Catlike Coding

Unity C# Tutorials

# Hex Map 6

Rivers

• Add river data to cells.
• Support dragging to draw rivers.
• Create river channels.
• Use more than one mesh per chunk.
• Make a generic pool for lists.
• Triangulate and animate flowing water.

This tutorial is the sixth part of a series about hexagon maps. The previous part was about supporting larger maps. Now that we can do that, we can start thinking about larger terrain features. In this case, rivers.

## Cells With Rivers

There are three ways to add rivers to a hex grid. The first approach is to let them flow from cell to cell. This is how Endless Legend does it. The second method is to let them flow in between cells, from edge to edge. This is how Civilization 5 does it. And the third way is to have no special river structures at all, but to use water cells to suggest them. This is how Age of Wonders 3 does it.

In our case, cell edges are already occupied by slopes and cliffs. That leaves little room for rivers. So we're going to make them flow from cell to cell. This means that every cell either has no river, has a river flowing through it, or is either the begin or end point of a river. Of the cells that have a river passing through them, it either goes straight, makes a one-step turn, or makes a two-step turn.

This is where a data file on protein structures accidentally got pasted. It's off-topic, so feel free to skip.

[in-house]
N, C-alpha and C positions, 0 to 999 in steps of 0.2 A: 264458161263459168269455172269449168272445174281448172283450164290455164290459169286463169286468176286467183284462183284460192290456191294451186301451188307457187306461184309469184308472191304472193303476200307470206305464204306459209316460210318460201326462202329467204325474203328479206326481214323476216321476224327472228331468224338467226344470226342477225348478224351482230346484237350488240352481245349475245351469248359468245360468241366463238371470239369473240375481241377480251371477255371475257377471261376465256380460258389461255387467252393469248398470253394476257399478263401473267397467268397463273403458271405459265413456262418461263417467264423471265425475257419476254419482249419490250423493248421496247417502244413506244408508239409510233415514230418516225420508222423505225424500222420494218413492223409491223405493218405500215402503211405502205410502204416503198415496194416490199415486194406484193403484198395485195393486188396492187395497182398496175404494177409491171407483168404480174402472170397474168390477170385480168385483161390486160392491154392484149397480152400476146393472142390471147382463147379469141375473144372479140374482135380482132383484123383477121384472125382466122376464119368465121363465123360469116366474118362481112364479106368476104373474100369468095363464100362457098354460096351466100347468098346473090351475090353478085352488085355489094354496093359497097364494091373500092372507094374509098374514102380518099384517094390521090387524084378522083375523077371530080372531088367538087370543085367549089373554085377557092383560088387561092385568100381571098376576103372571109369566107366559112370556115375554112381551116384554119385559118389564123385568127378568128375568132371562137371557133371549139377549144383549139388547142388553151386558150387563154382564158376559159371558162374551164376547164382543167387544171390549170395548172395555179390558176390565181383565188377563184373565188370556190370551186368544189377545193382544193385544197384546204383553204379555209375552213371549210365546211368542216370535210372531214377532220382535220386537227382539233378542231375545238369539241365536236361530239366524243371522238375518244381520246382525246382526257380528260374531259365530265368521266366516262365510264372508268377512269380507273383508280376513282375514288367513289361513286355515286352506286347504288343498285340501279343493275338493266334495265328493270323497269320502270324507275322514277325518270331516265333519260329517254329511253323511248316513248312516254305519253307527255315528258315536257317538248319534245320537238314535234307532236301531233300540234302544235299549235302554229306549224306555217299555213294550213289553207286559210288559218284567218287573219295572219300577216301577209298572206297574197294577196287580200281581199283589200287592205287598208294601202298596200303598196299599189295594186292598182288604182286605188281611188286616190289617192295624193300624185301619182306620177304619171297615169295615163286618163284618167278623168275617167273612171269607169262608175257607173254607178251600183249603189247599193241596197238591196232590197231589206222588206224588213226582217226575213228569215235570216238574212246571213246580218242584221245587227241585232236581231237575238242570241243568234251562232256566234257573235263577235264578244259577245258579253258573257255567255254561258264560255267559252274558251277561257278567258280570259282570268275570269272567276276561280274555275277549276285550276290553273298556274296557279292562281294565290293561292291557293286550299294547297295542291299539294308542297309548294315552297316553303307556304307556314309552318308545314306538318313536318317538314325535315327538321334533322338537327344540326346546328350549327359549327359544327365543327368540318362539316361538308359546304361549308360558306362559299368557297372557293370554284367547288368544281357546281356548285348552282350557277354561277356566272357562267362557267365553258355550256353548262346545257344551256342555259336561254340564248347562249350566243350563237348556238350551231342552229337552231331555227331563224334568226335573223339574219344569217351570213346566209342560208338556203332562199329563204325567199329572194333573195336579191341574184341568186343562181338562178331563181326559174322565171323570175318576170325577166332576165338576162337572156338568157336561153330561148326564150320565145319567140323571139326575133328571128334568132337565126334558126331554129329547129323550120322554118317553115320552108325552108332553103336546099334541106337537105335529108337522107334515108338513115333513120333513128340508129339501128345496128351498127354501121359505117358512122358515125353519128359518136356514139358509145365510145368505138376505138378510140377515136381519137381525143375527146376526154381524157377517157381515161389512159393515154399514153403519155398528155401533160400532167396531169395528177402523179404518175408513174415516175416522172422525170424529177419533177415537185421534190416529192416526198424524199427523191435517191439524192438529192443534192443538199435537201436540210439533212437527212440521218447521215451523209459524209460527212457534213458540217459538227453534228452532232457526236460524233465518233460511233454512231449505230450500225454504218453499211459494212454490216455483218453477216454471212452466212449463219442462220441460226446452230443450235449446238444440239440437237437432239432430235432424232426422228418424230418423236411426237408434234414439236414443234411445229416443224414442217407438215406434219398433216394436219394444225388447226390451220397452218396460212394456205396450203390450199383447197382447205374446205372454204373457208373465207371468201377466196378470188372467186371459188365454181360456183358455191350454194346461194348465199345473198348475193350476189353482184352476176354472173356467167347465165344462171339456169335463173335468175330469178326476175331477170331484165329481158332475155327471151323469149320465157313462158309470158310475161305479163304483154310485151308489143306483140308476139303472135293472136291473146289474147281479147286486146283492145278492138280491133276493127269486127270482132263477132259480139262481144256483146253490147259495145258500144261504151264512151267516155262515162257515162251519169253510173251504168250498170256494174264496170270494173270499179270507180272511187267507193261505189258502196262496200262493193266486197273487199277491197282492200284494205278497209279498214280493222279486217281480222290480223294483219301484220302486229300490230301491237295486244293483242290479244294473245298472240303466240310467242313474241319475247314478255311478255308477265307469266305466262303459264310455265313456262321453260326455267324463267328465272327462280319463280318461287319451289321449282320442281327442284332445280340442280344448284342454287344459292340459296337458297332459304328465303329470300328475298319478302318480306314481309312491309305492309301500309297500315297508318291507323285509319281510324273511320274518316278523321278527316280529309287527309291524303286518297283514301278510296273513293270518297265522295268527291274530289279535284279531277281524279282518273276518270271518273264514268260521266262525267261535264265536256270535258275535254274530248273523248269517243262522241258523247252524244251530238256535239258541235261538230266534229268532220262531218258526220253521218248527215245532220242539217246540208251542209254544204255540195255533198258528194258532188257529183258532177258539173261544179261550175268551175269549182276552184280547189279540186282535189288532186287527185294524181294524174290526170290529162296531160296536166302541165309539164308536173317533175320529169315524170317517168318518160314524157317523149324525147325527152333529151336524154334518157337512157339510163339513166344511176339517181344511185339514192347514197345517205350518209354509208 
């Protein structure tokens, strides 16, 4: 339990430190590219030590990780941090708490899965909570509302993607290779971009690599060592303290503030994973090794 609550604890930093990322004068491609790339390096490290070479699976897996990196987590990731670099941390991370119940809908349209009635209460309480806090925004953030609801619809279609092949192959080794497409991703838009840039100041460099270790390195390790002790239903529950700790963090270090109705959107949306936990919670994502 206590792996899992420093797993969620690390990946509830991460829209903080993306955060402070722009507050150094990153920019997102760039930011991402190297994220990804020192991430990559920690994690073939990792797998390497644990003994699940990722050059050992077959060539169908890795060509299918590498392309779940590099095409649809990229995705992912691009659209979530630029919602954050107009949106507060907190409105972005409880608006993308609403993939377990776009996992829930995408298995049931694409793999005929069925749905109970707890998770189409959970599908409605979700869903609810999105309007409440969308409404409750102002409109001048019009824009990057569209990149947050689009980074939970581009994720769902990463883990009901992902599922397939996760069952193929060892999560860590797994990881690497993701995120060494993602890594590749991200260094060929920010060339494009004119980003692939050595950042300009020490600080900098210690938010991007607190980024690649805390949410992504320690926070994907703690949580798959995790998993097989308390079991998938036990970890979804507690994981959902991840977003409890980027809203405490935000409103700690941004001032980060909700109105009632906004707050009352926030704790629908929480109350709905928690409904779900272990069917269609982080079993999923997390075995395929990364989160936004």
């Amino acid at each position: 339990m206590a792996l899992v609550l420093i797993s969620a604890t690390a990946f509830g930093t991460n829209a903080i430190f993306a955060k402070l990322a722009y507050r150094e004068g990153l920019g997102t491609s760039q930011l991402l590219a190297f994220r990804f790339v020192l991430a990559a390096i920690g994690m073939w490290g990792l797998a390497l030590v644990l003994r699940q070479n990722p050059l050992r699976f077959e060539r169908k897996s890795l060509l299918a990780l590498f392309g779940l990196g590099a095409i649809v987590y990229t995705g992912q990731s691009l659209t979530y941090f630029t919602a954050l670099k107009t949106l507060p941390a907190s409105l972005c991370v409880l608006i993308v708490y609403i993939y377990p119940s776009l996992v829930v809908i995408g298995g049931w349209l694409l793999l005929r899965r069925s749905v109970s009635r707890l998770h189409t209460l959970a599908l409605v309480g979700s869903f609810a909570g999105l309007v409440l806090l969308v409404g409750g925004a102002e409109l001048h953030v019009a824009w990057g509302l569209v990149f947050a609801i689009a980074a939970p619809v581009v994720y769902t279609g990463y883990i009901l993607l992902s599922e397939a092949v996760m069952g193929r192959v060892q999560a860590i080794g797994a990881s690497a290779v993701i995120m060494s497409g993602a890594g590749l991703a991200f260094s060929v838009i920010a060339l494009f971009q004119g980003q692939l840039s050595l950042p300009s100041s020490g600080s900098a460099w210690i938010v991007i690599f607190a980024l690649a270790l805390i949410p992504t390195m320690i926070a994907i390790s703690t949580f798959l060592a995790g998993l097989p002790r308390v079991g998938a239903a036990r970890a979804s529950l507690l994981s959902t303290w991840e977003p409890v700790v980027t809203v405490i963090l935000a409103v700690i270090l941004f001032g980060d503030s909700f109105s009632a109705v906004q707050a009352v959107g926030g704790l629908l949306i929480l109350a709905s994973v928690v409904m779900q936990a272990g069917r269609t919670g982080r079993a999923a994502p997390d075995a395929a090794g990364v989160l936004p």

We're not going to support forking or merging rivers. It would make things a lot more complex, especially water flow. We also won't concern ourselves with larger bodies of water yet. Those come in a later tutorial.

### Keeping Track of Rivers

A cell that has a river flowing through it can be though of as having both an incoming and an outgoing river. If it contains the beginning of a river, it only has an outgoing river. And if it contains the end of a river, it only has an incoming river. We can store this information in `HexCell` with two booleans.

`	bool hasIncomingRiver, hasOutgoingRiver;`

But this is not enough. We also need to know the direction of these rivers. In the case of an outgoing river, this indicates where it's going. And for an incoming river, this indicates where it's coming from.